Per- and polyfluoroalkyl substances (PFASs)
Per-and poly-fluoroalkyl substances (PFASs) are widely used chemicals containing the perfluorocarbon moiety. They are known for their unique water, oil, heat, stain, as well as grease repellent properties. PFASs are used in various products such as fire-fighting foam, protective clothing, furniture, adhesives, food packaging, heat-resistant non-stick cooking surfaces, and insulation of electrical wires.
The carbon-fluoride bond is one of the strongest in nature, making these substances highly persistent and bio-accumulative. PFASs can contaminate soil and drinking water sources and have been found in rivers and lakes. Combined with their widespread use and increasing evidence of toxicity, concerns are being raised about their impact on human health and the environment.
The Madrid Statement, was signed in 2015, by scientists from around the world calling on scientists, governments, manufacturers, and consumers to take actions to limit PFAS production and use.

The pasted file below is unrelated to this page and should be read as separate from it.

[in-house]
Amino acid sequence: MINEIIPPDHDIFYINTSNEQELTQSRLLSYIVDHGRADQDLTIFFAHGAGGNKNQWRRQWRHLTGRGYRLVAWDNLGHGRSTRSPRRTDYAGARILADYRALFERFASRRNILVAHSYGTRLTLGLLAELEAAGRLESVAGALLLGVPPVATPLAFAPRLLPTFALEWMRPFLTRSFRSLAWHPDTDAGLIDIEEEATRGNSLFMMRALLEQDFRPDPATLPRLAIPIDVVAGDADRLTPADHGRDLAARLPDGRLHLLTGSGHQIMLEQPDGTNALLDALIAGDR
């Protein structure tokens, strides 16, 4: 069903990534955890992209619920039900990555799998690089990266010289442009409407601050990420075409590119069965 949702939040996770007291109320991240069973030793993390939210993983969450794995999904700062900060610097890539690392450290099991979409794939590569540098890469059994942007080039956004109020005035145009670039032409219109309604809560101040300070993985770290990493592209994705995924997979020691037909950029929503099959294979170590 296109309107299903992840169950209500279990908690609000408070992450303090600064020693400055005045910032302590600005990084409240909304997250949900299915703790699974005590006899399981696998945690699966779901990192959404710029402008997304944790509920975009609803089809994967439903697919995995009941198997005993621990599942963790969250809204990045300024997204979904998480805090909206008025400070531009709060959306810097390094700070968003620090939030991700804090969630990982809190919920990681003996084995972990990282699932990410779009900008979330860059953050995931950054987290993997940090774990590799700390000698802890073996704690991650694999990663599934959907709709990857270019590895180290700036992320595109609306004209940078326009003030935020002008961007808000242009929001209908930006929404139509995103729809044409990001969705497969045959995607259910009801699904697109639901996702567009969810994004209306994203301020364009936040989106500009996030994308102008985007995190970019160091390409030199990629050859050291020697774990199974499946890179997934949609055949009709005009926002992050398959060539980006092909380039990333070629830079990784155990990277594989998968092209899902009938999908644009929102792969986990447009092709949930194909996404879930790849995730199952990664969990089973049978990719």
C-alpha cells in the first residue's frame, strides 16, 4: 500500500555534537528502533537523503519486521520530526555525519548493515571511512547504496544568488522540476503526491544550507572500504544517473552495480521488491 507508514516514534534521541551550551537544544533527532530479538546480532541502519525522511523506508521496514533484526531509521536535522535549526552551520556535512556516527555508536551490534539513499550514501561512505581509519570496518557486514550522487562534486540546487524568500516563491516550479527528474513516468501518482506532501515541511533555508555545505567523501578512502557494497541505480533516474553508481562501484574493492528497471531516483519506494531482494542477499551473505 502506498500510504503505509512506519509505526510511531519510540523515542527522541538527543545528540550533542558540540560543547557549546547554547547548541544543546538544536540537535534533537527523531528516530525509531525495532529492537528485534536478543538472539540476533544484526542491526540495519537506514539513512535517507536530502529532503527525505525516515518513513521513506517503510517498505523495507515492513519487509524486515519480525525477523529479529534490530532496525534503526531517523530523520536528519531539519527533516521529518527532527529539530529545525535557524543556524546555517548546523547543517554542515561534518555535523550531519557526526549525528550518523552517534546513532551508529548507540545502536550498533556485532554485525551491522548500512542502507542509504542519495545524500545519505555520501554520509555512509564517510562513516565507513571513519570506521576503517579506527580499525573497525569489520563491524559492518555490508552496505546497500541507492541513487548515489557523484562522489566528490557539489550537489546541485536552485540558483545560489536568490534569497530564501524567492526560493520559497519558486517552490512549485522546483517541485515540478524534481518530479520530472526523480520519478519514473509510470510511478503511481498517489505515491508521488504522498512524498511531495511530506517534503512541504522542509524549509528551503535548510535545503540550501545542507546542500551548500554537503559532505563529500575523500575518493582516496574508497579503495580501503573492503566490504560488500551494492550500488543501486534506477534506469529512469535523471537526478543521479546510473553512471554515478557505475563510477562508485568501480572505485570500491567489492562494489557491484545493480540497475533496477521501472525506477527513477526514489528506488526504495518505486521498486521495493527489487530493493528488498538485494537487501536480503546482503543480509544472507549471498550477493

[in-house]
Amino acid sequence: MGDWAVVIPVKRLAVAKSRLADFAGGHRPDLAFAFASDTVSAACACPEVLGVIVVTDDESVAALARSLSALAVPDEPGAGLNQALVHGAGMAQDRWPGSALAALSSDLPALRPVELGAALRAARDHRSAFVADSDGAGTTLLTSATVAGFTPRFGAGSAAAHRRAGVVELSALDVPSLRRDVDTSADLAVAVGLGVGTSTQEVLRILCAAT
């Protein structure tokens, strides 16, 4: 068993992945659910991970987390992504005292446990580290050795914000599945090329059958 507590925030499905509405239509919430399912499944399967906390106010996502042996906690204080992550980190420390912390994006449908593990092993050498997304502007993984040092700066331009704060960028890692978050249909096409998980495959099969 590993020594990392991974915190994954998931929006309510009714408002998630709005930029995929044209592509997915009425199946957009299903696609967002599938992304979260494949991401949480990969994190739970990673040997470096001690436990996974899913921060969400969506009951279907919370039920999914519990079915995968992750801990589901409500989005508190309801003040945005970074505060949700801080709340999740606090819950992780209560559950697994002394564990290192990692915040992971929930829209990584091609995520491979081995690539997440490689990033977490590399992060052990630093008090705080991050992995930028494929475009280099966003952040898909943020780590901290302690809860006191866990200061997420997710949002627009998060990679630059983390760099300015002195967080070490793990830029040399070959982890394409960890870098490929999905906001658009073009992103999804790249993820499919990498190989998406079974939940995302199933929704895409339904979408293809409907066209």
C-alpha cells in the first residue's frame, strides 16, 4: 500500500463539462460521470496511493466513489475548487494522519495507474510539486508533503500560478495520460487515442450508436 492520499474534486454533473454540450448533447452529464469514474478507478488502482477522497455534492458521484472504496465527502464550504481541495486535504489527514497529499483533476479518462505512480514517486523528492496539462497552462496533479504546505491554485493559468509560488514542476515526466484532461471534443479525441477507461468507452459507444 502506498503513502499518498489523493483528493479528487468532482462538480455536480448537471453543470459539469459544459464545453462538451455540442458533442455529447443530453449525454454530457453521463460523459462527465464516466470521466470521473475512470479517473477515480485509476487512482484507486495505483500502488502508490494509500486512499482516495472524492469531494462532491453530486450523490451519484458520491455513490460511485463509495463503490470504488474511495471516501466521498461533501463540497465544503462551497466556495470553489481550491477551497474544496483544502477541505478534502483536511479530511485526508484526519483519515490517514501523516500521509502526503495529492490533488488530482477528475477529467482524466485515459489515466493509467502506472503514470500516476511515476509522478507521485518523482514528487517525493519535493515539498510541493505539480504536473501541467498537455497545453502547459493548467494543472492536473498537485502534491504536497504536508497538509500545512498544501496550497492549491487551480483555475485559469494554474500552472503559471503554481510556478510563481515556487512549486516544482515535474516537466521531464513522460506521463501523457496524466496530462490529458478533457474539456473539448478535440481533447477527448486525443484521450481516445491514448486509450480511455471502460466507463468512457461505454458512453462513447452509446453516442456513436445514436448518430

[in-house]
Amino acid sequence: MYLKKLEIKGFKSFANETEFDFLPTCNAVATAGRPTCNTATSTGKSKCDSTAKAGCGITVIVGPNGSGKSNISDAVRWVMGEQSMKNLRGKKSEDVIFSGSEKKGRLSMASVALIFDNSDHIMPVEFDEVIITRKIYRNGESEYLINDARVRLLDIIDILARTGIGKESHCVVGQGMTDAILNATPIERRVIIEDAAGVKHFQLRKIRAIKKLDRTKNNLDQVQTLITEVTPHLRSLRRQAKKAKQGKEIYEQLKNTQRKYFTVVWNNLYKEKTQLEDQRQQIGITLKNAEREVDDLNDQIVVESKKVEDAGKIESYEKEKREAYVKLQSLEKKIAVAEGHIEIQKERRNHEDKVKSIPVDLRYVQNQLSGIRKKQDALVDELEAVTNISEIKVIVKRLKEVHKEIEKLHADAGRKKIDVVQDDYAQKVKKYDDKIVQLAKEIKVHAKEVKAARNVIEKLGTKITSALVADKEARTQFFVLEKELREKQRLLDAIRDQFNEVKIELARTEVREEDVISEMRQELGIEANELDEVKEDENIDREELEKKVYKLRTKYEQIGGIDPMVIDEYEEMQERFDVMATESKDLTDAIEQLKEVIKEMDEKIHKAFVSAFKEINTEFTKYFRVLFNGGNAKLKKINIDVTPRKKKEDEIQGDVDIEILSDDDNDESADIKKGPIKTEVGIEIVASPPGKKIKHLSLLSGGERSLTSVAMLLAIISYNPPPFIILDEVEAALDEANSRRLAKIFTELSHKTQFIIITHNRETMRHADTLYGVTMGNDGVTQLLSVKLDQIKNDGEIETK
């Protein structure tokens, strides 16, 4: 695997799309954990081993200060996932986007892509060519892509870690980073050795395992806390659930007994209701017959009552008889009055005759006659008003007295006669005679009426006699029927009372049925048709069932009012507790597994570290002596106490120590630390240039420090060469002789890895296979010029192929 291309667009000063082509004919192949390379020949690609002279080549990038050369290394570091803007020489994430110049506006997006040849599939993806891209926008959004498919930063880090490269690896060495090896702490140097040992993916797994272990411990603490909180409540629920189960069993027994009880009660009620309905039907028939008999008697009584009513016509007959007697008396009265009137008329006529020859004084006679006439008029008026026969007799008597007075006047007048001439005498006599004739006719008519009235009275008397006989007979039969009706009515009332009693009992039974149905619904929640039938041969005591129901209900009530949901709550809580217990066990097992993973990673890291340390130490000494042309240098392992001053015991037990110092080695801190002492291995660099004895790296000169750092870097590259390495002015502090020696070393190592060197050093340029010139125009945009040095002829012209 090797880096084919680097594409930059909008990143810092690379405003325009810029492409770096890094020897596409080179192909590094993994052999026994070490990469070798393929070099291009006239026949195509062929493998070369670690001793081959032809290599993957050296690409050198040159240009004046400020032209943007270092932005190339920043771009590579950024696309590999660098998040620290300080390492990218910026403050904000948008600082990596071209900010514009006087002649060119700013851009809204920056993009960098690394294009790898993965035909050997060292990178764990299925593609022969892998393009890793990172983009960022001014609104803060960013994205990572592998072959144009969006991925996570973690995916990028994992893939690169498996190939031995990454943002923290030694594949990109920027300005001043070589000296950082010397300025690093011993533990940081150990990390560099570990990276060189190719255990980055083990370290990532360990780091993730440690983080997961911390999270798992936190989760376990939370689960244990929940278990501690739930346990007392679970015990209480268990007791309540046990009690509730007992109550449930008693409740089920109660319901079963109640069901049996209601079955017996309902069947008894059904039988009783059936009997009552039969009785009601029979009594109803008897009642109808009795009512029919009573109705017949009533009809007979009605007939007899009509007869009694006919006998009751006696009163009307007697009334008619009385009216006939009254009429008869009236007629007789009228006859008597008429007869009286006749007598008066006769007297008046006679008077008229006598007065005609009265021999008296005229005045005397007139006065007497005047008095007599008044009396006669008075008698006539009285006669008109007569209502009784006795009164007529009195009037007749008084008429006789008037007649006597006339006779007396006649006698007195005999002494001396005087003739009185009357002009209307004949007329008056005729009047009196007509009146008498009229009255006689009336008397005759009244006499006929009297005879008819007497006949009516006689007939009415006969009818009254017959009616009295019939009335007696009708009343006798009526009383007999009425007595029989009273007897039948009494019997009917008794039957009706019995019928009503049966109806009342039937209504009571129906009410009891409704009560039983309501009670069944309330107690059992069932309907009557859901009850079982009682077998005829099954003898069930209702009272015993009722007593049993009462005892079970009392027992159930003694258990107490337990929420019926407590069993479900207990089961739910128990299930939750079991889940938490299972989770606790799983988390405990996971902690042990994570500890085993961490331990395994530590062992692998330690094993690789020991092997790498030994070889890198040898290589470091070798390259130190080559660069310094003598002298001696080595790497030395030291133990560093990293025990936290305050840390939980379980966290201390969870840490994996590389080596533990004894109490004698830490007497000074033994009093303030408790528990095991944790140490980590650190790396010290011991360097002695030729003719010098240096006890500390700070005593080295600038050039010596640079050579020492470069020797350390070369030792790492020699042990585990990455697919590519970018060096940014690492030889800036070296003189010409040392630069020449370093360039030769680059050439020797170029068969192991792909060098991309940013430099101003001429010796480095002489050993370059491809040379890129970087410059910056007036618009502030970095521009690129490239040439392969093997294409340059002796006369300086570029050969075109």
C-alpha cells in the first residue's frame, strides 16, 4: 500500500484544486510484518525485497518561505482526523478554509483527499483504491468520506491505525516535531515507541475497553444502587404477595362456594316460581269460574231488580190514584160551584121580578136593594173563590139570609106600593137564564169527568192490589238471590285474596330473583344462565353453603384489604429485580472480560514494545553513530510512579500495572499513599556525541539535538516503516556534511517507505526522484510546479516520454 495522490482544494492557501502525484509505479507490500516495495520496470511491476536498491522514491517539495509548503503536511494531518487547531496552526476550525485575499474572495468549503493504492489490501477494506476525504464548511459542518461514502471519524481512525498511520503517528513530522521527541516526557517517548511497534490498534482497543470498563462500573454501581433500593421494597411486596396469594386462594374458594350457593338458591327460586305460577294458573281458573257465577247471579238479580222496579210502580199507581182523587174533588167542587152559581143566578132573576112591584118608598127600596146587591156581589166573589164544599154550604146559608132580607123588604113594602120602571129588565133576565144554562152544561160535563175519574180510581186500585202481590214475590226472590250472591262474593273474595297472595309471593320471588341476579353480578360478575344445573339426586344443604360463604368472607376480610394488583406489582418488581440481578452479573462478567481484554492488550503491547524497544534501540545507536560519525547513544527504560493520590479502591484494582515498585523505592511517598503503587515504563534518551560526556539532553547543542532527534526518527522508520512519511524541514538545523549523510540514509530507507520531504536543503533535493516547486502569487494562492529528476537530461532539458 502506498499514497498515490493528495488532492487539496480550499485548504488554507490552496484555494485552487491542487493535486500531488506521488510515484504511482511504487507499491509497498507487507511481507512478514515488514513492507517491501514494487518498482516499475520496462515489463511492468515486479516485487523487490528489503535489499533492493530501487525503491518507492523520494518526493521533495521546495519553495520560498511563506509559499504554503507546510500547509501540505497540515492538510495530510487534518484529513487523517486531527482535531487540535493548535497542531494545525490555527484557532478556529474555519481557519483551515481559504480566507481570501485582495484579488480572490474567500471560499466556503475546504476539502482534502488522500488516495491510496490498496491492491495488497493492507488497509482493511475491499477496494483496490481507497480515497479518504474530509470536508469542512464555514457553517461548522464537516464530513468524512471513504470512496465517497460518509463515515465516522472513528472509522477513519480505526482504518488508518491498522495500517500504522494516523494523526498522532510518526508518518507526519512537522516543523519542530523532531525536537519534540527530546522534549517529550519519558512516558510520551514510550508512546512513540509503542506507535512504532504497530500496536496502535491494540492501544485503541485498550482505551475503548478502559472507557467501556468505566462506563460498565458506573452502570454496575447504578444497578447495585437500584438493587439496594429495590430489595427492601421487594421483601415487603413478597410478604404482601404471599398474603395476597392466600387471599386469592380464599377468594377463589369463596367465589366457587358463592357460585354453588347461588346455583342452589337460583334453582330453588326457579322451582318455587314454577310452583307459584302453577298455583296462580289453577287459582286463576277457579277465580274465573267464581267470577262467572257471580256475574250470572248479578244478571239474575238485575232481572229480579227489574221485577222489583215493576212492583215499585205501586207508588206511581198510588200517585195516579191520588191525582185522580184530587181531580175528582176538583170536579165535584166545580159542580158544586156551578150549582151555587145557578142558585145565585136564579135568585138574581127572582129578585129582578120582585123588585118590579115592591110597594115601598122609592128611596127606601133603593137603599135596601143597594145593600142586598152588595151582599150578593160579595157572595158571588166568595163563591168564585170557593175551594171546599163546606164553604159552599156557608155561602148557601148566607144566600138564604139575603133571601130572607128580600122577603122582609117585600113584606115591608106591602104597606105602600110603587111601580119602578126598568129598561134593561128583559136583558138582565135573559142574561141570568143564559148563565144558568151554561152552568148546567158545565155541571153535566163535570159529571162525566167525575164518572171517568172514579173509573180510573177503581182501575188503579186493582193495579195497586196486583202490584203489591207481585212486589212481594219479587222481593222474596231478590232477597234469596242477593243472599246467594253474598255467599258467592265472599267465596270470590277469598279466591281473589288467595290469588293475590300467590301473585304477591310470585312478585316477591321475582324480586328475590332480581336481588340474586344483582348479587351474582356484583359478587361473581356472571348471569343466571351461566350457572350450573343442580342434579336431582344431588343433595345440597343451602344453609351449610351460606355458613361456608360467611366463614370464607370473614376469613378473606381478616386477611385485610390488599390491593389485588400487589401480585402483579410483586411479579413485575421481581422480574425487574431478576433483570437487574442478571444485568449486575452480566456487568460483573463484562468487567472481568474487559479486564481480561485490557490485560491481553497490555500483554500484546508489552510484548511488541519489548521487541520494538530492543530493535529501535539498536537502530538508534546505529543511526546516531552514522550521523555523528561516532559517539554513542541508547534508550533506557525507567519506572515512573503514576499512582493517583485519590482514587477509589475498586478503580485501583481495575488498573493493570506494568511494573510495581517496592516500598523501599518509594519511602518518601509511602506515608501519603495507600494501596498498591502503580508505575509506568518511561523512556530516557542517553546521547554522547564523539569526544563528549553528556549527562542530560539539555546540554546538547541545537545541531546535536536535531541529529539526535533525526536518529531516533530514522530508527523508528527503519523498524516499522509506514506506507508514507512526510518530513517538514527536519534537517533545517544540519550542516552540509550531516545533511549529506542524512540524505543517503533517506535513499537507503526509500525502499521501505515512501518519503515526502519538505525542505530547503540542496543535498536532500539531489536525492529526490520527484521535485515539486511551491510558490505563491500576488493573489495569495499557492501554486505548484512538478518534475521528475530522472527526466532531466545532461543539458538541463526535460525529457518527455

The Stockholm Convention has recently classified certain PFASs under Annex A, meaning all signatories must eliminate their use. Exemptions are made for semiconductor manufacturing, protective industrial clothing, medical devices, and some fire-fighting devices.
European Union's Registration, Evaluation, Authorisation and Restriction of Chemicals (EU REACH) has classified PFAS into a single group encompassing approximately 4700 substances. Planned EU REACH revision aims to create "Essential Use concept", for the broad restriction of PFAS.
Following from the United Kingdom's exit from the EU, GB REACH was created to develop the UK's future chemicals regulatory framework. Northern Ireland is excluded from the framework based on the Northern Ireland protocol of the Brexit Trade and Cooperation Agreement.
We also held an event in June 2022 on Risk and Essential Use. As part of the discussions on a UK Chemical Strategy, the government needs to find pragmatic and proportionate ways forward in chemical risk management and decision-making that society can trust to keep them safe whilst enabling innovation. At the event, we discussed these issues with around 60 delegates, bringing natural scientists, social scientists and policymakers together to discuss risk and precaution in chemicals policy and chemicals safety decision-making. A report on the contents of the workshop can be downloaded below:
Download our risk workshop report here